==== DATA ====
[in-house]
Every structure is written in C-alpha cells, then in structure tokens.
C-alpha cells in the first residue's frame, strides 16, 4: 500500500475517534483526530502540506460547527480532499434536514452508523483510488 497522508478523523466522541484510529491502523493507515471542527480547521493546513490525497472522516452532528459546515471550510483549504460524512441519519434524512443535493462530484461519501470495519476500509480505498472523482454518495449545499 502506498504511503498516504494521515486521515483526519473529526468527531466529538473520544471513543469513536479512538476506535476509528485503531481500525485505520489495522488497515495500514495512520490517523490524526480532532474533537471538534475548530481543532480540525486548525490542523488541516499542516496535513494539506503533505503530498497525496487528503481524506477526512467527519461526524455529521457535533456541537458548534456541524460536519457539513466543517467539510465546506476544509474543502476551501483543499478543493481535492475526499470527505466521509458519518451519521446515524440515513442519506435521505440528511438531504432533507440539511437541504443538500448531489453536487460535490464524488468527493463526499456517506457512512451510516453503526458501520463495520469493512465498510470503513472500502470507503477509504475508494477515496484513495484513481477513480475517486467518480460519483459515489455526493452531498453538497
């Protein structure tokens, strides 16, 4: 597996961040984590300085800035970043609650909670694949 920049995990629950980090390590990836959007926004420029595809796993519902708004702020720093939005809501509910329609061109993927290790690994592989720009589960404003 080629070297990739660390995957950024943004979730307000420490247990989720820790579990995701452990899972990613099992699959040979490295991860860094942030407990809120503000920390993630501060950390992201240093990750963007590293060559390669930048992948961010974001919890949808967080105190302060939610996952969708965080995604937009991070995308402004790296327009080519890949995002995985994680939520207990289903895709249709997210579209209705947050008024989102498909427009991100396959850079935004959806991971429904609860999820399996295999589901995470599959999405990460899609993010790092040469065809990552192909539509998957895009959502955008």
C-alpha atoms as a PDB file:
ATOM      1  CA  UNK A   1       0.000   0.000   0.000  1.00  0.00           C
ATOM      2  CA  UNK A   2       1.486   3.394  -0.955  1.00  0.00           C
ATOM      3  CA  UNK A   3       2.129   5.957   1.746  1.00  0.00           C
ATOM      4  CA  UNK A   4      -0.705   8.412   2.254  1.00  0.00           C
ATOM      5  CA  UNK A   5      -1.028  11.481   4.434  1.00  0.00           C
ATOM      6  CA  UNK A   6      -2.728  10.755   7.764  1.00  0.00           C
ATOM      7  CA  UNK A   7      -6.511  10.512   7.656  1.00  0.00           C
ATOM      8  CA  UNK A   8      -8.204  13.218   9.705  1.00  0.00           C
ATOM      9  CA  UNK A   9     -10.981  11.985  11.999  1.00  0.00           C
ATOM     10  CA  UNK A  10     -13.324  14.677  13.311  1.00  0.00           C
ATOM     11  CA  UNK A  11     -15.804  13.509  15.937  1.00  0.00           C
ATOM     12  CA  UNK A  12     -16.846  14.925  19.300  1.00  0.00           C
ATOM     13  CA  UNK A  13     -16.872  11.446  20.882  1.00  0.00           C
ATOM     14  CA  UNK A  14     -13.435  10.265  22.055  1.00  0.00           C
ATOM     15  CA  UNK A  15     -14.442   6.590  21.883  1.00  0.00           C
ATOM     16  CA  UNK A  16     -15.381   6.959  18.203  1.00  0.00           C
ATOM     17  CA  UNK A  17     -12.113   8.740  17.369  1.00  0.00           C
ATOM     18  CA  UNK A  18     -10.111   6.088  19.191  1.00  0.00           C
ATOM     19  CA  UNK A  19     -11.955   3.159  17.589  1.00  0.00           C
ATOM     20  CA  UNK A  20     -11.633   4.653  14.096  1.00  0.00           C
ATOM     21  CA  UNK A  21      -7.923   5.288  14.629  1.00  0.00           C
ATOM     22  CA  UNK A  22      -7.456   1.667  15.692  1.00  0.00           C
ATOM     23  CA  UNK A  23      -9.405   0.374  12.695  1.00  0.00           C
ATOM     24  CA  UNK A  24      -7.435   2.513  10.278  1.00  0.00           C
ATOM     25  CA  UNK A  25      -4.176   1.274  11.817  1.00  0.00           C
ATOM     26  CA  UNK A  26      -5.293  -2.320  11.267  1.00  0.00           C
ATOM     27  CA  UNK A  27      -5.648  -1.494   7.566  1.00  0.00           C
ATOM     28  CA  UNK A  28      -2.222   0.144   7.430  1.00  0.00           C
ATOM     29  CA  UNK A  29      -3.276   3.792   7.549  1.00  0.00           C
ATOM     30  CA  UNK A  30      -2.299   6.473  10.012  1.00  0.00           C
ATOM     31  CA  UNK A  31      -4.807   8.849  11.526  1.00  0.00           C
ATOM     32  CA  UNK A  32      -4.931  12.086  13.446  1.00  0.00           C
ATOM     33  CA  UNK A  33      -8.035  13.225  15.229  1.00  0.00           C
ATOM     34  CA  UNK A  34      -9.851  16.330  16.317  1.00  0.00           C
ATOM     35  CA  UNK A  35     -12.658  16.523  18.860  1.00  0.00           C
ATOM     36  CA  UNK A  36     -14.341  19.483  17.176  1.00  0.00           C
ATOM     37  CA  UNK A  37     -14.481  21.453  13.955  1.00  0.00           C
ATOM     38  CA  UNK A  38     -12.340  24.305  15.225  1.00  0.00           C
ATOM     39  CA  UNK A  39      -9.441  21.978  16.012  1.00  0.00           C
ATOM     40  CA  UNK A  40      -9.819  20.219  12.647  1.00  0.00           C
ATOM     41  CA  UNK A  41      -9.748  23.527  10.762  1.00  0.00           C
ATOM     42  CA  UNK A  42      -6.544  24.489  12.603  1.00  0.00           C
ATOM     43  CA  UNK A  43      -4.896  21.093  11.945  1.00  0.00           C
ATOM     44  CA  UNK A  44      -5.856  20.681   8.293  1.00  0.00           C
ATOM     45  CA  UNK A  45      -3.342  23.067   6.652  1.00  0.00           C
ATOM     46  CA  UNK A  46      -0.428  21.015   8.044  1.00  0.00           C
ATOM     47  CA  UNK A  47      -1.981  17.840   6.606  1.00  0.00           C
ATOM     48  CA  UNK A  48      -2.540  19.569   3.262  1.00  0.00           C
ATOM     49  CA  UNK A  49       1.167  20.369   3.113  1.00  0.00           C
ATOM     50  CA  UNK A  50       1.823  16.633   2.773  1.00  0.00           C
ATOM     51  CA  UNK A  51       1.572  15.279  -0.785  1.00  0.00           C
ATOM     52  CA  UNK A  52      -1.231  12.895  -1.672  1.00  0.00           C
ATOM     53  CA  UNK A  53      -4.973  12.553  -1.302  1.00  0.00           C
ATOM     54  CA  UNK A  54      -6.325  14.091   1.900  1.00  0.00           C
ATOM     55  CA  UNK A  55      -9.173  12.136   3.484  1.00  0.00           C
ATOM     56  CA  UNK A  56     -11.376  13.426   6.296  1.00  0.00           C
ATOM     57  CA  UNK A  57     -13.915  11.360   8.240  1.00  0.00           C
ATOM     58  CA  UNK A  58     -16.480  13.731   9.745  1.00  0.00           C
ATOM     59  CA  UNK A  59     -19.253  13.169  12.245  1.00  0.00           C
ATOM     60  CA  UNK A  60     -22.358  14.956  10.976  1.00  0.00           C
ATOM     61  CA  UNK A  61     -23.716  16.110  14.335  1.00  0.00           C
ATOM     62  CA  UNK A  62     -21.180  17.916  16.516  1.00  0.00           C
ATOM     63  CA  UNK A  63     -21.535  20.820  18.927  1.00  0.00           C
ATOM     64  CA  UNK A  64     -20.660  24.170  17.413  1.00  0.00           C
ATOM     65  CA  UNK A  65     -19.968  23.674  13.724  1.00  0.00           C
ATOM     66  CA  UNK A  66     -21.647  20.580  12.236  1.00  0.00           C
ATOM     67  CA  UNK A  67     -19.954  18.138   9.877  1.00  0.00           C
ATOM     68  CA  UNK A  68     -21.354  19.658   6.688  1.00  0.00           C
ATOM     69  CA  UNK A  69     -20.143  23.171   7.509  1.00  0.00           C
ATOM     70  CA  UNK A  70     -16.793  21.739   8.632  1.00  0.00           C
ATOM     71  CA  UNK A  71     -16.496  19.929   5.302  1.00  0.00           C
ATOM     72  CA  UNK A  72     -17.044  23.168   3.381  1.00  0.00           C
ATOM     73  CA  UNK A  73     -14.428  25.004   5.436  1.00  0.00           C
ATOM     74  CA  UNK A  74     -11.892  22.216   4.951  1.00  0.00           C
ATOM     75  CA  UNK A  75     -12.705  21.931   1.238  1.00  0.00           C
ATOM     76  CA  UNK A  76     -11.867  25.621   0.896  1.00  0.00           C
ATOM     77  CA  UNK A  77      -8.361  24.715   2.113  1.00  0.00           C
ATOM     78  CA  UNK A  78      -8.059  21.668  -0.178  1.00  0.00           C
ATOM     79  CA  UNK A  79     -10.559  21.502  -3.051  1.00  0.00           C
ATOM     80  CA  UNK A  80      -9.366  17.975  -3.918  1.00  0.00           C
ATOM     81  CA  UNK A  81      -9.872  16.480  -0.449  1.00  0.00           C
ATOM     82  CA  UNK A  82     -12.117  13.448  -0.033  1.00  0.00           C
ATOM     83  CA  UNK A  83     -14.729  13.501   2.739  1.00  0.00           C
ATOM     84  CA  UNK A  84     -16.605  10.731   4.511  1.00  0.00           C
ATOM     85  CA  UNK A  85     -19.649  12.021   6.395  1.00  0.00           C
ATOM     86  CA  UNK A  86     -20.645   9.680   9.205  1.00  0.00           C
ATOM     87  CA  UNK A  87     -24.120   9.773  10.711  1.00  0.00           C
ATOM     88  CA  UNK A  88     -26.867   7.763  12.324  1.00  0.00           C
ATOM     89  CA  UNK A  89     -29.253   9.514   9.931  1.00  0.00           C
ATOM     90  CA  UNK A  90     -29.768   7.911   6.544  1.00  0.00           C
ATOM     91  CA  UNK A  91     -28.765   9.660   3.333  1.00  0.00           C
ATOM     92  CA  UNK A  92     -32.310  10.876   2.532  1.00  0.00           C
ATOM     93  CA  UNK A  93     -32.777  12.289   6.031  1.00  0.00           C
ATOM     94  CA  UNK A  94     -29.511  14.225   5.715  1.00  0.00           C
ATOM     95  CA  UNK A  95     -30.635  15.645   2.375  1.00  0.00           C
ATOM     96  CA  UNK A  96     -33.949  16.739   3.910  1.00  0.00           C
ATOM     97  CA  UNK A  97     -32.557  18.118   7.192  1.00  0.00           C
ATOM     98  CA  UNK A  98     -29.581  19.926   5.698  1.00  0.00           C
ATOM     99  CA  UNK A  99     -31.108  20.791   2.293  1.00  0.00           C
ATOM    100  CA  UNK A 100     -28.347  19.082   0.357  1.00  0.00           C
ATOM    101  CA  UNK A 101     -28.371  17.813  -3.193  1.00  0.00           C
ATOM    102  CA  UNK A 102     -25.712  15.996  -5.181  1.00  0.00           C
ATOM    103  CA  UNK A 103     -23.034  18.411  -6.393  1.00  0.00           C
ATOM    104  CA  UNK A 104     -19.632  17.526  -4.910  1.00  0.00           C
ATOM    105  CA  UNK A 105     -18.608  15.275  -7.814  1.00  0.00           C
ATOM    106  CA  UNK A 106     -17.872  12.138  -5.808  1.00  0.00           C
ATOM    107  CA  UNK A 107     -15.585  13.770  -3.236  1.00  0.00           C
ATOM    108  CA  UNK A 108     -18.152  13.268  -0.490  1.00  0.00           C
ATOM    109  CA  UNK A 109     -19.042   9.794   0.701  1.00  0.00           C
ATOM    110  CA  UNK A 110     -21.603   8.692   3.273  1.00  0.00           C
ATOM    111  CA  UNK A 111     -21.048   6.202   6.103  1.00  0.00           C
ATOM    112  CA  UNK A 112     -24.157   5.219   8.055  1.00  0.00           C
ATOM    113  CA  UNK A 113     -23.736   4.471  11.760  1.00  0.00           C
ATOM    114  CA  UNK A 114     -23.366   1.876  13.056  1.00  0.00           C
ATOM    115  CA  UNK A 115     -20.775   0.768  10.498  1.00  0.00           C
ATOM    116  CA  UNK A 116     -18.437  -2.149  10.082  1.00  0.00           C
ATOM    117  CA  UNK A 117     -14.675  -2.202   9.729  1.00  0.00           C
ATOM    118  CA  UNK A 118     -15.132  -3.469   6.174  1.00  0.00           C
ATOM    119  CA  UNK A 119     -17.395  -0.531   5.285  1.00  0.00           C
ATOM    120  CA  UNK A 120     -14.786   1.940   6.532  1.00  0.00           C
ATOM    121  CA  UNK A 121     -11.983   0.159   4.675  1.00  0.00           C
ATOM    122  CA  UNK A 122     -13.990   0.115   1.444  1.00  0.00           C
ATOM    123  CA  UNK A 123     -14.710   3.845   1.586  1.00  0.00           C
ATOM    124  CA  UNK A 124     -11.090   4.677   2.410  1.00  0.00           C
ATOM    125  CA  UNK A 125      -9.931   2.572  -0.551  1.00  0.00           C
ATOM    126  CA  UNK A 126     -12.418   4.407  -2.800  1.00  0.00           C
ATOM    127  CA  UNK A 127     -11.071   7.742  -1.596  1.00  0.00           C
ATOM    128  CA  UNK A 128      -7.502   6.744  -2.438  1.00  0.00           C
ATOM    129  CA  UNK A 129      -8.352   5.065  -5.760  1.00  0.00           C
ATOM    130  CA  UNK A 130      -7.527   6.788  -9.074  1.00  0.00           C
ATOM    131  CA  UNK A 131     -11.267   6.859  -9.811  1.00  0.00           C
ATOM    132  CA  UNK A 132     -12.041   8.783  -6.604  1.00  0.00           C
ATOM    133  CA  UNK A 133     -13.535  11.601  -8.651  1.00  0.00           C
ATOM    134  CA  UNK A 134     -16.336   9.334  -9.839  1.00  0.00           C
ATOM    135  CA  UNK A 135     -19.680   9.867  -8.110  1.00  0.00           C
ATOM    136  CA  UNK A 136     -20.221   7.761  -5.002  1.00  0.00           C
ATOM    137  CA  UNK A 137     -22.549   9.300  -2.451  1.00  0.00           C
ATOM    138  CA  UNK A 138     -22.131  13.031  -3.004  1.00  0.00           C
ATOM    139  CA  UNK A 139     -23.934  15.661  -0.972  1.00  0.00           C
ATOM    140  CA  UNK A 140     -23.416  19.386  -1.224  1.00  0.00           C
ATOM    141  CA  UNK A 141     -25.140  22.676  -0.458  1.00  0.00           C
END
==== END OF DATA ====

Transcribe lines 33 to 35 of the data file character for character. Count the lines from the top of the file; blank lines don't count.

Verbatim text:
ATOM     28  CA  UNK A  28      -2.222   0.144   7.430  1.00  0.00           C
ATOM     29  CA  UNK A  29      -3.276   3.792   7.549  1.00  0.00           C
ATOM     30  CA  UNK A  30      -2.299   6.473  10.012  1.00  0.00           C